ADB downgrades GDP forecast for PH
The Philippines’ gross domestic product (GDP) is seen by the Asian Development Bank (ADB) to slide by a faster 7.3 percent this year after a worse-than-expected recession at the height of the longest and most stringent COVID-19 lockdown in the region.
The ADB nonetheless expects Philippine GDP to rebound in 2021 with a 6.5-percent growth—the fastest in Southeast Asia alongside Malaysia—as the semiconductor export sector benefit from a global trade recovery on the back of a more technology-driven “new normal” postpandemic.
The Manila-based multilateral lender’s Asian Development Outlook update report released on Tuesday showed that its latest estimated drop in the Philippines’ GDP for 2020—worse than the earlier forecast of a 3.8-percent contraction in April as well as a faster decline than the government’s projection of 4.5-6.6 percent—was second-worst in the region, just behind Thailand’s projected 8-percent fall.
Across the Asia-Pacific region, the ADB said economies would have a “slow and painful” recovery from the COVID-19 pandemic especially as countries like the Philippines and Indonesia grapple with a still rising number of infections.
In the case of the Philippines, the ADB said “the growth projection for 2020 is downgraded after steep contraction in private consumption and investment drove a sharp recession in the first half of 2020,” noting that “widespread and stringent lockdowns to contain the spread of COVID-19 in the community impeded economic activity.”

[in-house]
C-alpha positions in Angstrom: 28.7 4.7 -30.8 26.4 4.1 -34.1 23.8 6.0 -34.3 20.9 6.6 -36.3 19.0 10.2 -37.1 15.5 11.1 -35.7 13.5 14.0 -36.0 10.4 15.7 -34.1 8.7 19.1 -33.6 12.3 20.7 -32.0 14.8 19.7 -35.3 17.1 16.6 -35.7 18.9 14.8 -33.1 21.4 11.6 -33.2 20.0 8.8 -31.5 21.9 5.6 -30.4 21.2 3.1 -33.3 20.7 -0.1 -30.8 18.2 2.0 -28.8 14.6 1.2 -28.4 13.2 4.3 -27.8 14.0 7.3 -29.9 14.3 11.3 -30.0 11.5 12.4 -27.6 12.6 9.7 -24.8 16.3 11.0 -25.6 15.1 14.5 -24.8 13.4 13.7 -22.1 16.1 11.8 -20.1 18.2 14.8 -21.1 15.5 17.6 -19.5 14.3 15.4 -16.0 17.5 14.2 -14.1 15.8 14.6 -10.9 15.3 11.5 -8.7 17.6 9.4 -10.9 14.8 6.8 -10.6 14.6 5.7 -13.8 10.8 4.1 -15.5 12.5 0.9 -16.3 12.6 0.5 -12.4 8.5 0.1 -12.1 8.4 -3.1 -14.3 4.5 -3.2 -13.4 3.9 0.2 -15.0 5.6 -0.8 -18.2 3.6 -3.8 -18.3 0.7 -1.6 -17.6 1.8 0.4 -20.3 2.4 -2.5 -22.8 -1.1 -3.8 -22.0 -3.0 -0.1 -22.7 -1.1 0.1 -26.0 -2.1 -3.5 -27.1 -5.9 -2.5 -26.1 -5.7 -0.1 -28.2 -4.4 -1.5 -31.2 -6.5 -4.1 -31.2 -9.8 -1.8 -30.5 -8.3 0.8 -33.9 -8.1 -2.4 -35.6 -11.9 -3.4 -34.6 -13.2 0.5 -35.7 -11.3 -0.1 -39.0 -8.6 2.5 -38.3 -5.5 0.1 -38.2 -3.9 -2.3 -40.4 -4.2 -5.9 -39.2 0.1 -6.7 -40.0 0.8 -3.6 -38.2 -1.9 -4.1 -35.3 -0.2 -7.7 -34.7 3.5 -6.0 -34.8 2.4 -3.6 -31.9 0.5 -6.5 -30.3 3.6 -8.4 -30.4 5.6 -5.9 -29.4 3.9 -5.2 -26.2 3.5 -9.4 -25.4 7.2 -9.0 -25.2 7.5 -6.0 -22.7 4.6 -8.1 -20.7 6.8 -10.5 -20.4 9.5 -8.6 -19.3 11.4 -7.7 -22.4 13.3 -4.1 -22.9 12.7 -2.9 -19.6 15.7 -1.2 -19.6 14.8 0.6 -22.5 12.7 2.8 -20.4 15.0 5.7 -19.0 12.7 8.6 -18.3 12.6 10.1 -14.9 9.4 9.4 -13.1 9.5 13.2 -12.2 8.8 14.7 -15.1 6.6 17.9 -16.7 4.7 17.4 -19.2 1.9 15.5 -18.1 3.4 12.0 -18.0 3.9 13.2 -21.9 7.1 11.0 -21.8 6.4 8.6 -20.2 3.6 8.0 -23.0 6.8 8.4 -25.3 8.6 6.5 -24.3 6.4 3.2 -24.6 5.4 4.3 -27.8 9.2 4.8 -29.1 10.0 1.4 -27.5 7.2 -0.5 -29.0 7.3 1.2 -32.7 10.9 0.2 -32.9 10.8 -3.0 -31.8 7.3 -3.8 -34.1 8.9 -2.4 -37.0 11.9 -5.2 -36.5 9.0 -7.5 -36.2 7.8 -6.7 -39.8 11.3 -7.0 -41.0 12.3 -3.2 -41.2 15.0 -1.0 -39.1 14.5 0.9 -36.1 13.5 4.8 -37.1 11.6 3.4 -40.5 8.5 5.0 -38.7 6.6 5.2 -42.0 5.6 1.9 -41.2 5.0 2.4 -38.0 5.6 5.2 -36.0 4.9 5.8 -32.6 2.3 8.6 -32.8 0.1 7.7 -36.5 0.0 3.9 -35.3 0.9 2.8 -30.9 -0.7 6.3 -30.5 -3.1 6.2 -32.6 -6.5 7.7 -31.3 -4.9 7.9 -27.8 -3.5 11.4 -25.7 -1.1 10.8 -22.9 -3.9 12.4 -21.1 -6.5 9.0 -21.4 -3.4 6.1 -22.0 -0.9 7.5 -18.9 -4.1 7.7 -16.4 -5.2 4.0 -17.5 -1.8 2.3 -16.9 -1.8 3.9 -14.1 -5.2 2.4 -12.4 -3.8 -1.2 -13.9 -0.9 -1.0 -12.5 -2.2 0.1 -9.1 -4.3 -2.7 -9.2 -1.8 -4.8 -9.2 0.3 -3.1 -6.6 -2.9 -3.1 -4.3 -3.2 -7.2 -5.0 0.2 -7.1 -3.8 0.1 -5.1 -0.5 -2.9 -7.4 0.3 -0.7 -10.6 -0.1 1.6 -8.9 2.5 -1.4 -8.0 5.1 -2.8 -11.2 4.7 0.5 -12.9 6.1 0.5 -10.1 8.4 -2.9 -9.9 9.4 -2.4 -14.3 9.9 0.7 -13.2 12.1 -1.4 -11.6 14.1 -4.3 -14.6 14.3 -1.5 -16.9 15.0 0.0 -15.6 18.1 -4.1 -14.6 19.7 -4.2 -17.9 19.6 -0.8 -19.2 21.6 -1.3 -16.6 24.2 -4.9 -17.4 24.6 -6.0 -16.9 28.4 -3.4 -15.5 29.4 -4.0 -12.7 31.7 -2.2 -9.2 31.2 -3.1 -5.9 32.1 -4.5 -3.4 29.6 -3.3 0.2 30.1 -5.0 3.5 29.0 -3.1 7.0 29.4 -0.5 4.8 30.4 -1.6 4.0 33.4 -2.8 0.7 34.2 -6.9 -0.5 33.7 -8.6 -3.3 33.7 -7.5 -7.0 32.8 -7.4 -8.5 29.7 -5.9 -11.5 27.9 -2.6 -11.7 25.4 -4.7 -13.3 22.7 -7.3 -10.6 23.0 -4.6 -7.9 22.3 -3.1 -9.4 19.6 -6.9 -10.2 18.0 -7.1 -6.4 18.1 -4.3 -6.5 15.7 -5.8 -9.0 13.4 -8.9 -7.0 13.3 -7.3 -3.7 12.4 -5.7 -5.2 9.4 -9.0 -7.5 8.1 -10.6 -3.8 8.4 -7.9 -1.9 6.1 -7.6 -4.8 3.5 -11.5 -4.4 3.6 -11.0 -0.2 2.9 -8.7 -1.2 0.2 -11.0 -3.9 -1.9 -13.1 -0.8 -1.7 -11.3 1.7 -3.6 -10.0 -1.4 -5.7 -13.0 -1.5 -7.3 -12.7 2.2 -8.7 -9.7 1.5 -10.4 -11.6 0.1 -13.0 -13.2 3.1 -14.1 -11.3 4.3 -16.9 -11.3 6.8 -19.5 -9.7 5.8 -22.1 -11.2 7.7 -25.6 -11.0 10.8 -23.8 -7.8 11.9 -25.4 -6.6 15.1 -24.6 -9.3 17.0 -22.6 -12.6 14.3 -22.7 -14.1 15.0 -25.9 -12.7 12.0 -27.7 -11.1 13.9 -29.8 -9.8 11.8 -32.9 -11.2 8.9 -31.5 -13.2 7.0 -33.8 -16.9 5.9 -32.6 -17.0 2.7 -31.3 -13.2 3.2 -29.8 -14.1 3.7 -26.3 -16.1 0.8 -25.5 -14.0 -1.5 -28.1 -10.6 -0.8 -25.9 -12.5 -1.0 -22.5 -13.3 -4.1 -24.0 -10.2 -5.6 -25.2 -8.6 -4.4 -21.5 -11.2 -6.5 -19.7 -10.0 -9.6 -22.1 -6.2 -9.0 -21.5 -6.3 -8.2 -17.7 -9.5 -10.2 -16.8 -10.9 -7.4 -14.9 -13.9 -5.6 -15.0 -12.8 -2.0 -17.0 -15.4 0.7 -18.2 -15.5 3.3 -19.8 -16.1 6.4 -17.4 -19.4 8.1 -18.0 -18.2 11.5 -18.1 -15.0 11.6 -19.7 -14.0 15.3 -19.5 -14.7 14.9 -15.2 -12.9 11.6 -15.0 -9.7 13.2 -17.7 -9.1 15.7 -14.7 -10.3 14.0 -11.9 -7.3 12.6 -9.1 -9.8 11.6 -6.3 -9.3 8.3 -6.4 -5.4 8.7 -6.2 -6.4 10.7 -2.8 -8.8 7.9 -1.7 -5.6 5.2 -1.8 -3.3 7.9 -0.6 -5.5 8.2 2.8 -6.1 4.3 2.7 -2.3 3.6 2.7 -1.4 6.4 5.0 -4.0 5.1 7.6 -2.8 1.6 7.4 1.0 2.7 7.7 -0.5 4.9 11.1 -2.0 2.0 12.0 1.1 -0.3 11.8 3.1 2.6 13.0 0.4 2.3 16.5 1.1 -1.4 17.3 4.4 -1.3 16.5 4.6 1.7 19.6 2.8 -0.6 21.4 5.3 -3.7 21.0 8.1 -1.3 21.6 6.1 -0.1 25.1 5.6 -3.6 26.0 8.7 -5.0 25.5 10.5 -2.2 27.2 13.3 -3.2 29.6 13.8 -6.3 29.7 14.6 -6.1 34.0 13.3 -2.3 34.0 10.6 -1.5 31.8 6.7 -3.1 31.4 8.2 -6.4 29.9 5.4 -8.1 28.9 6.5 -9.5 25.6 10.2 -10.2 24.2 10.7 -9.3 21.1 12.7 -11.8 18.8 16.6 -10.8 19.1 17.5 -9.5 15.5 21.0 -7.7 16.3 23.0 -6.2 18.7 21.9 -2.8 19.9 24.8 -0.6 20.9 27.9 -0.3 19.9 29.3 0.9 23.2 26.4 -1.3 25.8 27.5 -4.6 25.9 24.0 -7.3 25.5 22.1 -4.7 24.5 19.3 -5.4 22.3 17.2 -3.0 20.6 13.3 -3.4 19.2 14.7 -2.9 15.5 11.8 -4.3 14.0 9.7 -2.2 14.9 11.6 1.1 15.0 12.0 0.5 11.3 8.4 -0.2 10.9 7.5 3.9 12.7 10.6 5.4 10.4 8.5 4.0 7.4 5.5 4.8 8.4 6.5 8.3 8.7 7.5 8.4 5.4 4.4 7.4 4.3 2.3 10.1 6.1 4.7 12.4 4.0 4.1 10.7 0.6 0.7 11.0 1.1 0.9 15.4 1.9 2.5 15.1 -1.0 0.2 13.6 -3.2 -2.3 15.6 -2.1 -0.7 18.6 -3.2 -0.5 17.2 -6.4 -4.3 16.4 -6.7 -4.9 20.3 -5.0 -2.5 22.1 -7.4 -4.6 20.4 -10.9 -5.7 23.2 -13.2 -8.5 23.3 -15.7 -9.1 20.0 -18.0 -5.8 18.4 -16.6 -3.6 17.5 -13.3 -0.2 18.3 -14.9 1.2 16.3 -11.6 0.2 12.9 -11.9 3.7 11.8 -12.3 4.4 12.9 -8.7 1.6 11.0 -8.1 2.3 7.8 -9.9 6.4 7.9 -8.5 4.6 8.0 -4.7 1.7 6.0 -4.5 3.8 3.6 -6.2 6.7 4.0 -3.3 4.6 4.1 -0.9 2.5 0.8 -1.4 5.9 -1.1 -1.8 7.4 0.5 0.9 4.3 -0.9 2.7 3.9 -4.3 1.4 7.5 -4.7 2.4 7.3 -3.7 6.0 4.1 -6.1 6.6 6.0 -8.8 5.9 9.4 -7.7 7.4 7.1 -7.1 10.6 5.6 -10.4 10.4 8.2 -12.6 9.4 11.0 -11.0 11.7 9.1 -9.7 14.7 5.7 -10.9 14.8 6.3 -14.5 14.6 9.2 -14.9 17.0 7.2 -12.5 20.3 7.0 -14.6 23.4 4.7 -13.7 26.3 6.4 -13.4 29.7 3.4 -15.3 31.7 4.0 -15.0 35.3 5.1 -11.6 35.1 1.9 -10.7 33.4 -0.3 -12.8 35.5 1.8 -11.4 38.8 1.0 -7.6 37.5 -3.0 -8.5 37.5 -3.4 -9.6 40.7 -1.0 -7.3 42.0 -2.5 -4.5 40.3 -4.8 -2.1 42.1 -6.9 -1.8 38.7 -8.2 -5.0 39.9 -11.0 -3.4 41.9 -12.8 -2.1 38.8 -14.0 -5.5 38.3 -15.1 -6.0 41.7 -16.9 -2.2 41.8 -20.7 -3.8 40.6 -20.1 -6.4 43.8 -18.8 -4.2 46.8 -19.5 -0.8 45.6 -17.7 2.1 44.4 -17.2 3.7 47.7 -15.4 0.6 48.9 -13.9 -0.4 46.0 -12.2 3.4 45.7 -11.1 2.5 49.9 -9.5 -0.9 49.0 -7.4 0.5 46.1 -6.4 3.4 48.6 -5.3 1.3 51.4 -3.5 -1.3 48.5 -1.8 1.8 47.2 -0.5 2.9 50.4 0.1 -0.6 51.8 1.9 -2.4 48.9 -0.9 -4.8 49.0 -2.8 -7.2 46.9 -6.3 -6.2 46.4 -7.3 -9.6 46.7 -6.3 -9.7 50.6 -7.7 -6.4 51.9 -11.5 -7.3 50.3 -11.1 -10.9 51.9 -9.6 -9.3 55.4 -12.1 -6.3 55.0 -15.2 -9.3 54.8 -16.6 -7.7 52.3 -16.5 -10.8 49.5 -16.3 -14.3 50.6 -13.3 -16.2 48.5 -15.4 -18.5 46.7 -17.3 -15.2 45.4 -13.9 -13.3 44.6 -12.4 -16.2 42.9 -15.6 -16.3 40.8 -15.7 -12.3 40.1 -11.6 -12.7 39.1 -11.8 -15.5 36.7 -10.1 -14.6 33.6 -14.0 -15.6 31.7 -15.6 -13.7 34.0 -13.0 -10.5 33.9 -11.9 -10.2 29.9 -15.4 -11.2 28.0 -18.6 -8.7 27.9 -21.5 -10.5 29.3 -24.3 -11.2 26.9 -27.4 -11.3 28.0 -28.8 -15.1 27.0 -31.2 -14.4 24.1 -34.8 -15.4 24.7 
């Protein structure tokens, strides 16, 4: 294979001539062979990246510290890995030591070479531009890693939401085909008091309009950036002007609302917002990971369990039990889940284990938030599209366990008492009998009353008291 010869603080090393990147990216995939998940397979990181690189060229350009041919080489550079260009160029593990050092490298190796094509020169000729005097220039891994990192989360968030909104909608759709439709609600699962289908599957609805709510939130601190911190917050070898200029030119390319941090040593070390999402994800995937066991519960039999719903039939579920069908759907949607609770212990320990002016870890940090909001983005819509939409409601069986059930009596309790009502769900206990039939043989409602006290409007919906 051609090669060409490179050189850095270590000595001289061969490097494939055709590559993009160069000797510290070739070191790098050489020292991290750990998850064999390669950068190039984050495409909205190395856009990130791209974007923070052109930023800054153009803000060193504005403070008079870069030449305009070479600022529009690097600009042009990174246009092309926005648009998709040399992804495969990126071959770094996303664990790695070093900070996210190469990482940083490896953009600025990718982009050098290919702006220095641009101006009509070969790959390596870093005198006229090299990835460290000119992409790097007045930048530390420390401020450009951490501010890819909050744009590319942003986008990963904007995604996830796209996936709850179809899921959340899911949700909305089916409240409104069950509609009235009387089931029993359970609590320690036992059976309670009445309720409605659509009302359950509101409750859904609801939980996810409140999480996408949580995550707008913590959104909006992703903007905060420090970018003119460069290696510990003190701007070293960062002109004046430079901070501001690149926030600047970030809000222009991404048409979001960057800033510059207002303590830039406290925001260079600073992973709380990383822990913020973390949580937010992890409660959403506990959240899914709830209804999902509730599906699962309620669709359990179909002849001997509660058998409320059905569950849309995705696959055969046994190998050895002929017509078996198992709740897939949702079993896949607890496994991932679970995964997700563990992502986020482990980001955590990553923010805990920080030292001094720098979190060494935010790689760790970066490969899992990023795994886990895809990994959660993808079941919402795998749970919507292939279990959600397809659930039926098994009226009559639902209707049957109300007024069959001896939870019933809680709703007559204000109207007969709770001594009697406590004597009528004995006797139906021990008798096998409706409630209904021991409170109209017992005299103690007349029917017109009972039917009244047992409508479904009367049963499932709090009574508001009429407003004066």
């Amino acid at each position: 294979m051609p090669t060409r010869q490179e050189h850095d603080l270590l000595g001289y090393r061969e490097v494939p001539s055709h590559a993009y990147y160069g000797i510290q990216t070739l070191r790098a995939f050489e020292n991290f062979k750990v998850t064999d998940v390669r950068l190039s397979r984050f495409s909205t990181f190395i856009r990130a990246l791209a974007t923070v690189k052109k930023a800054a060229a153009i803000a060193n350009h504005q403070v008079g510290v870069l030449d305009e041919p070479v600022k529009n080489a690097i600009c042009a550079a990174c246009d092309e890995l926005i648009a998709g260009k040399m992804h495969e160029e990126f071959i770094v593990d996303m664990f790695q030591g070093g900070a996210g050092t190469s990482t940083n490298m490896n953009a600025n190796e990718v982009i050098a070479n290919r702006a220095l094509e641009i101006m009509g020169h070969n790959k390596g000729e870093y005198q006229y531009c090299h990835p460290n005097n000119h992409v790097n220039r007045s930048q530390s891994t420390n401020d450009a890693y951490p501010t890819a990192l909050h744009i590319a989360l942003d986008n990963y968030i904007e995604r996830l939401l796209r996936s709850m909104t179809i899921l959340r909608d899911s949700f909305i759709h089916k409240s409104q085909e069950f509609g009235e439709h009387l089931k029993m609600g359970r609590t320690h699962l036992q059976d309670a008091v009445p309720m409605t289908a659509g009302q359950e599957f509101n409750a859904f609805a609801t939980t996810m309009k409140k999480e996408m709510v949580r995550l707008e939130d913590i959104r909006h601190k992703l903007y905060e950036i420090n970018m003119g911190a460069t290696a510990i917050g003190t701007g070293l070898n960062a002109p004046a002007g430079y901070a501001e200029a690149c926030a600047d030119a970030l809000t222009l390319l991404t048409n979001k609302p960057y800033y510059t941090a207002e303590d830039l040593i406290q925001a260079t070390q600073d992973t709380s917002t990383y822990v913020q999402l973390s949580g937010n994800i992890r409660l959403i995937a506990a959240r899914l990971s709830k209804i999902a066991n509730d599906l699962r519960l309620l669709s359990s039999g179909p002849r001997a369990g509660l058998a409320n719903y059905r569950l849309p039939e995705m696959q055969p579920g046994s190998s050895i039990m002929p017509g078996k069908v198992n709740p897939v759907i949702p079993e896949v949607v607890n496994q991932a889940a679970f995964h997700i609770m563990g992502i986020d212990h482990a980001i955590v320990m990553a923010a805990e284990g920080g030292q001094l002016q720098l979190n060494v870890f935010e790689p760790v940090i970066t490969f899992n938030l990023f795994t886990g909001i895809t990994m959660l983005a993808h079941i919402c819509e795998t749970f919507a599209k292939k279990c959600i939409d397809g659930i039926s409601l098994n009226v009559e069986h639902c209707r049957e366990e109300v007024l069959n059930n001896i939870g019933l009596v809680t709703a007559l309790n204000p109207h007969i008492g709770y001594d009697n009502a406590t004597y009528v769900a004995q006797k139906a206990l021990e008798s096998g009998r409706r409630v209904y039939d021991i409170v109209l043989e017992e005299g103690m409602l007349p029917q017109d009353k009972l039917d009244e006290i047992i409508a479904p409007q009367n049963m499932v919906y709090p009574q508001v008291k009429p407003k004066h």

However, as COVID-19 quarantine gradually eased and the economy further opened up, the ADB said “the economic contraction may have bottomed out in May or June and a net 7.5 million jobs were restored by July,” when the government reported that the unemployment rate declined to 10 percent from a record 17.7 percent last April.
“The package of measures the government rolled out such as income support to families, relief for small businesses and support to agriculture in the second quarter all helped the economy to bottom out. We expect the recovery to be slow and fragile for the rest of this year and growth to accelerate in 2021 on the back of additional fiscal support and an accommodative monetary policy stance,” ADB country director for the Philippines Kelly Bird said.
For the rest of the year, consumer confidence and business sentiment were expected to slowly recover in the second half of 2020 as the government’s fiscal stimulus measures gain traction, community quarantine restrictions are further eased and unemployment falls further, the ADB said.
Also, the ADB estimated remittances from Filipinos working and living abroad to plunge by 20.2 percent this year such that the impact on household spending is expected to be huge as these cash inflows accounted for a tenth of GDP while 8 percent of Filipino families relied on remittances.
But under a scenario that a vaccine will be available to contain the coronavirus by next year, the Philippines is poised for an economic rebound partly as it “entered the crisis with room for fiscal policy support,” the ADB said. INQ
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